For jumping, half pipe, and all mountain riding that idea of over building to negate the loose feel carries over. Everything from milling the core different to adding more carbon is going to help. Another added component is the less is more school of thought, especially in rockered decks. By minimalizing the rocker height you increase the response when popping. If you think about it is a board with 3mm’s of rocker going to ride different than one with 12mm’s? Of course it is! Rides doing a good idea of utilizing this concept with the Machete and Dh 2 with Lowrize. Less rocker and stiffened up decks give you that pop. When I was talking with Sean Tedore from K2 he told me they were planning on changing the rocker amount in the Jibpan and changing the stiffness to give it that pop every one’s become accustomed to. I agree with him on that, 6mm’s seems to be median in that range where things are ideal for playfulness but not sacrificing pop.
Like I mentioned above having a miniature camber is definitely going to give you added pop as well. Banana was a huge marketing ploy by Mervin, yet most of their riders weren’t riding it, even Travis Rice admits that he wasn’t in an interview. Hmm if it’s so great and wondrous why wasn’t he using it? Because it didn’t give him the pop he wanted, now they’re doing Banana C2 and he seems to be stoked on that. After riding Never Summers R.C. Technology I’d agree that the pop you get out of it is better than most rockered decks, it also gives a bit more stability in the tips. Edge control also gets tweaked a bit more because you can still use that camber to help plow through turns. Now Nitro’s version of this anti-camber on the Sub Pop/ Sub Zero not so much, the placement of the cambered areas is different and that changes the pop you get.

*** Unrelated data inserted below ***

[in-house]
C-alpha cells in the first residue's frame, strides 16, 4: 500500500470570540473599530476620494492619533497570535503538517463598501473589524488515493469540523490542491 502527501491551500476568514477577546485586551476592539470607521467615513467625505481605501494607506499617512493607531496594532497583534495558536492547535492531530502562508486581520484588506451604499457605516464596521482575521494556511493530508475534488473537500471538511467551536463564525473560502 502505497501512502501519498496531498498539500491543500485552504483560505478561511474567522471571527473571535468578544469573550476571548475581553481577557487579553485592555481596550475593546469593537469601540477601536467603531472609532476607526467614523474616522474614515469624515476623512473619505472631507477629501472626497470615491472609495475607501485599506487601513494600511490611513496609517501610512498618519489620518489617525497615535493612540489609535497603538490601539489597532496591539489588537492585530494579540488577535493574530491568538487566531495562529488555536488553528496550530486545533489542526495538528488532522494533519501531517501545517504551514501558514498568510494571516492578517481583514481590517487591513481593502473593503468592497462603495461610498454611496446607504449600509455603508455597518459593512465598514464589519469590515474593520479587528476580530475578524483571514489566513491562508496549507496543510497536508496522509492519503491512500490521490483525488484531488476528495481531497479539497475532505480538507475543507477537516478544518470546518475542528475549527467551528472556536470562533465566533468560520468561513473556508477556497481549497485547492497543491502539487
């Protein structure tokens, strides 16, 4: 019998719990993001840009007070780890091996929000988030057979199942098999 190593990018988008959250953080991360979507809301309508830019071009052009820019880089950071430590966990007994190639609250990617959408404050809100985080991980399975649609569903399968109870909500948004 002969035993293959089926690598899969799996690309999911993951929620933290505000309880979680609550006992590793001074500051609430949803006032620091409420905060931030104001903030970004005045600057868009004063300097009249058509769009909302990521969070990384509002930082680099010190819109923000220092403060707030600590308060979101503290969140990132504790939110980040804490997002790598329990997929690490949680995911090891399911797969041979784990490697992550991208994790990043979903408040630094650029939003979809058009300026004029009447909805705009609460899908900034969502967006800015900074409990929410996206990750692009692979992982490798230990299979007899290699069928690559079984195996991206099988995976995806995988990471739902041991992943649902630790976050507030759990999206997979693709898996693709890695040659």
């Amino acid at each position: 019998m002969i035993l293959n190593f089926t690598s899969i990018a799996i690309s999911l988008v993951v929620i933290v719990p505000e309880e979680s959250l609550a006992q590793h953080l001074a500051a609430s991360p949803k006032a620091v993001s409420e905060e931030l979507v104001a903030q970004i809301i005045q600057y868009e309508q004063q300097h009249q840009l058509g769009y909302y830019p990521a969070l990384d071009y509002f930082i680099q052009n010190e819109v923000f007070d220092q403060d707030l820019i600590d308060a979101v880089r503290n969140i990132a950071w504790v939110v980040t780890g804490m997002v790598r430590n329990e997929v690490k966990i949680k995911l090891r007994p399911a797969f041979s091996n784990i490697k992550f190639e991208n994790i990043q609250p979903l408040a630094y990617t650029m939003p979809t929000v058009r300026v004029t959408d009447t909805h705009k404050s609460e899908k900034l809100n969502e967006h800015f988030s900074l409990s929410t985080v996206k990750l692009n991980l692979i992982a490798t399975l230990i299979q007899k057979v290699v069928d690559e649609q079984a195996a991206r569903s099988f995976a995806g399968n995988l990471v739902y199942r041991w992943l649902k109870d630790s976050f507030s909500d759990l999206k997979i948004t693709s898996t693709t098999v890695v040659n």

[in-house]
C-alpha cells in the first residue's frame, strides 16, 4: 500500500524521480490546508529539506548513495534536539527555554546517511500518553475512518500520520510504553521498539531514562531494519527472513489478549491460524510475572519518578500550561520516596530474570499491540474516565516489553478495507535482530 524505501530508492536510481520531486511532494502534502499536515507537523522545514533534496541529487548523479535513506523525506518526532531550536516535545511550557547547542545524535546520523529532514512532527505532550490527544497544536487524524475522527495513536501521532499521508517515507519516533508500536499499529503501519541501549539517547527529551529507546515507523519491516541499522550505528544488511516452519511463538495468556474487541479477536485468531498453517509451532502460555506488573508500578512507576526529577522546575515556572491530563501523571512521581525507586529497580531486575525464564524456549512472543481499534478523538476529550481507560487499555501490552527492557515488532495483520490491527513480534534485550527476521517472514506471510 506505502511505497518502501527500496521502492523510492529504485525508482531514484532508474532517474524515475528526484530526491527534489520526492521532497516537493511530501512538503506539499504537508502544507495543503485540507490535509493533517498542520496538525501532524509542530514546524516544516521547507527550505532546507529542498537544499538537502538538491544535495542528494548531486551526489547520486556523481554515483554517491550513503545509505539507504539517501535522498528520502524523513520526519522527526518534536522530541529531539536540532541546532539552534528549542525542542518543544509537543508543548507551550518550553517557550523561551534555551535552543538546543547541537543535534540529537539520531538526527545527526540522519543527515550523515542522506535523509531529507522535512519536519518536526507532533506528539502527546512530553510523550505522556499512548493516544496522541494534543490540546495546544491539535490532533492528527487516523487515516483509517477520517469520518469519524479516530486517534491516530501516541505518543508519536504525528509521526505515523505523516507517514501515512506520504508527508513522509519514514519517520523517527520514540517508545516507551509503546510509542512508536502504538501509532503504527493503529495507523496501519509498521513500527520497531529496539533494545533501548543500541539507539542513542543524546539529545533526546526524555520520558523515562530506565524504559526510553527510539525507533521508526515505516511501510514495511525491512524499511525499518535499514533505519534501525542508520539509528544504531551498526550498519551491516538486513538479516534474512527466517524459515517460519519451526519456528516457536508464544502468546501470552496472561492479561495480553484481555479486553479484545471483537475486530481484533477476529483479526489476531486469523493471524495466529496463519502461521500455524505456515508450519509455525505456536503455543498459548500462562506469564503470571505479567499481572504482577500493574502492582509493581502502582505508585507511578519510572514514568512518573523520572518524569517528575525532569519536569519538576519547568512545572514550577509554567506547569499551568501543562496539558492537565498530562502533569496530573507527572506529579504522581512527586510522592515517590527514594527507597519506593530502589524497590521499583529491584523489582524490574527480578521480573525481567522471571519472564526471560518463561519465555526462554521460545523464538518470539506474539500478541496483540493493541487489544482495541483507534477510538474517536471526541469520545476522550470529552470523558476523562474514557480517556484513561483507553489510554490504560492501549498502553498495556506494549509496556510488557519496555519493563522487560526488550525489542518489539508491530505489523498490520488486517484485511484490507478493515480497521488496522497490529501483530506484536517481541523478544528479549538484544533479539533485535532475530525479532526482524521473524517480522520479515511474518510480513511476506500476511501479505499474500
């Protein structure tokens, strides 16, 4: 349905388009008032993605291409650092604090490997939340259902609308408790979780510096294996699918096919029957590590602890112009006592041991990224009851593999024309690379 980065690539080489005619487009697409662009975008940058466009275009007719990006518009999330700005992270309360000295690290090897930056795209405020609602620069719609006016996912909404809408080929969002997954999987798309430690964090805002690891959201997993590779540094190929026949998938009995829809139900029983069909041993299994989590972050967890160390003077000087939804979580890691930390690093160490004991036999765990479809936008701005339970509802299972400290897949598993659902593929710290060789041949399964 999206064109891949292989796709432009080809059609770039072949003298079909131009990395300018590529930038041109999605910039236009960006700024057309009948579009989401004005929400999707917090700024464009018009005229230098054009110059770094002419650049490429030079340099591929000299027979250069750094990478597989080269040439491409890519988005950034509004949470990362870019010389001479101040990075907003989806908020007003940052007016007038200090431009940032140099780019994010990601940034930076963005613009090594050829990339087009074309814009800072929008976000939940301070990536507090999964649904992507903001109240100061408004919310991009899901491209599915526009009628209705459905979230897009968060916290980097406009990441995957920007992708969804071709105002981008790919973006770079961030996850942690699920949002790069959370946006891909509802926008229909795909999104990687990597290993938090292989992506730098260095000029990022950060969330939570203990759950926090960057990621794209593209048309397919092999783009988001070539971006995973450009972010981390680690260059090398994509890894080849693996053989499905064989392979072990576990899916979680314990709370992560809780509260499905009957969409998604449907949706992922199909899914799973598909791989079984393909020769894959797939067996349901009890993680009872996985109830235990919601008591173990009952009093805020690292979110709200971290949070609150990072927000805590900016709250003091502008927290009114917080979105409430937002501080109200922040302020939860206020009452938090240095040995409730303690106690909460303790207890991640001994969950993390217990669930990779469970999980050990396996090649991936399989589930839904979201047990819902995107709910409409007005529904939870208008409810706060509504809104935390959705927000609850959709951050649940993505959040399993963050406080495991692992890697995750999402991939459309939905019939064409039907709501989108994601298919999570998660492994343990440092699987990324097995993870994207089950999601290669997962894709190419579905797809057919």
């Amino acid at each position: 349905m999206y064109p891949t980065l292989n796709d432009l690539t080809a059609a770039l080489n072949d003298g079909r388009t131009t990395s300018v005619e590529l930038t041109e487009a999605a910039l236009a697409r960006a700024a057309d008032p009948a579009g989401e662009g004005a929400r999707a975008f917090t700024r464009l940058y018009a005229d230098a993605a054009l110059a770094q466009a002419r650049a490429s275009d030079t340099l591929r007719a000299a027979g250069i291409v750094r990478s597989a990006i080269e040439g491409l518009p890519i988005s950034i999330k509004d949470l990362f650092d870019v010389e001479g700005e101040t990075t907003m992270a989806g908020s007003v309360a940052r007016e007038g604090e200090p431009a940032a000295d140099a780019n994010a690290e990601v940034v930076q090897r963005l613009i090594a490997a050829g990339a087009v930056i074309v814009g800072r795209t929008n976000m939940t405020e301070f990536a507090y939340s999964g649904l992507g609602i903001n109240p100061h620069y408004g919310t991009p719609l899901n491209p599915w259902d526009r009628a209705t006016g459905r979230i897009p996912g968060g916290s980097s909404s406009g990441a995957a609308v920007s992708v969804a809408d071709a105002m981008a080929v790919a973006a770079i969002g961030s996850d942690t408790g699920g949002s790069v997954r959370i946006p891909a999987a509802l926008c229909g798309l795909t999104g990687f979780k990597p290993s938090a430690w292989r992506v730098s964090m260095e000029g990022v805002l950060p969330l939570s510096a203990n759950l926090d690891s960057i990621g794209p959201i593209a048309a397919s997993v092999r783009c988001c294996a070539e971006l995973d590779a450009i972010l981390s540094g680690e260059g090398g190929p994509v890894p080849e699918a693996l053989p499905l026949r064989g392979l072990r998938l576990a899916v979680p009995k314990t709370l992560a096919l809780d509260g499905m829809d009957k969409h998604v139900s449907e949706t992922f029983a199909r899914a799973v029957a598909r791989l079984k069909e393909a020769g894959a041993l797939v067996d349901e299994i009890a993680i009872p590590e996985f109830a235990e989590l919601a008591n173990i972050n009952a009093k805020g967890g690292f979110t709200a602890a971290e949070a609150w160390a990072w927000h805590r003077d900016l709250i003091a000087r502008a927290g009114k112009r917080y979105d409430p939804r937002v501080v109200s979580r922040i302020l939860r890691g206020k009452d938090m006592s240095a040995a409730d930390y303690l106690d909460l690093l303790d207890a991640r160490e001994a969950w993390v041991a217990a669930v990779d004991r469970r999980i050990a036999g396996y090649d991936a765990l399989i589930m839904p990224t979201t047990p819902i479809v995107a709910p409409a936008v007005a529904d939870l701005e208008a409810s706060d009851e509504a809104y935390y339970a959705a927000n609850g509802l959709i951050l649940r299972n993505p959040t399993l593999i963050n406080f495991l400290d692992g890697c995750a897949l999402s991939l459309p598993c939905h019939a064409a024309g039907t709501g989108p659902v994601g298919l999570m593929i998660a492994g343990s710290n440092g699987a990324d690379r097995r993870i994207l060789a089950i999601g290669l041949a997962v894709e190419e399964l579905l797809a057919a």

The mix between these two is zero camber and that cam-rocker that some companies are using. Hands down zero camber beats it out, you get the ease of not having to load it, with the benefits of edge distribution and pop. Cam-rocker you’re still having to load and unload it, the rocker only actuates when you have loaded the camber and then it rises up. With zero it’s benefits are always present. Other than powder cam-rocker is just average at best and doesn’t give you as much playfulness as full rocker, zero camber or reverse camber. Zero camber also makes for an easier transition for those guys that are still in love with the feel of camber. It’s that nice middle ground where it’s not a drastic change and still has a lot of familiarity that resembles a traditional cambered deck.
As I mentioned earlier different strokes for different folks. Don’t just assume that one of these is going to be the magic board that solves all your problems and makes you a better rider. That’s dependent on you, but I will say this stuff does make snowboarding a lot more playful and fun. So who can really complain about that?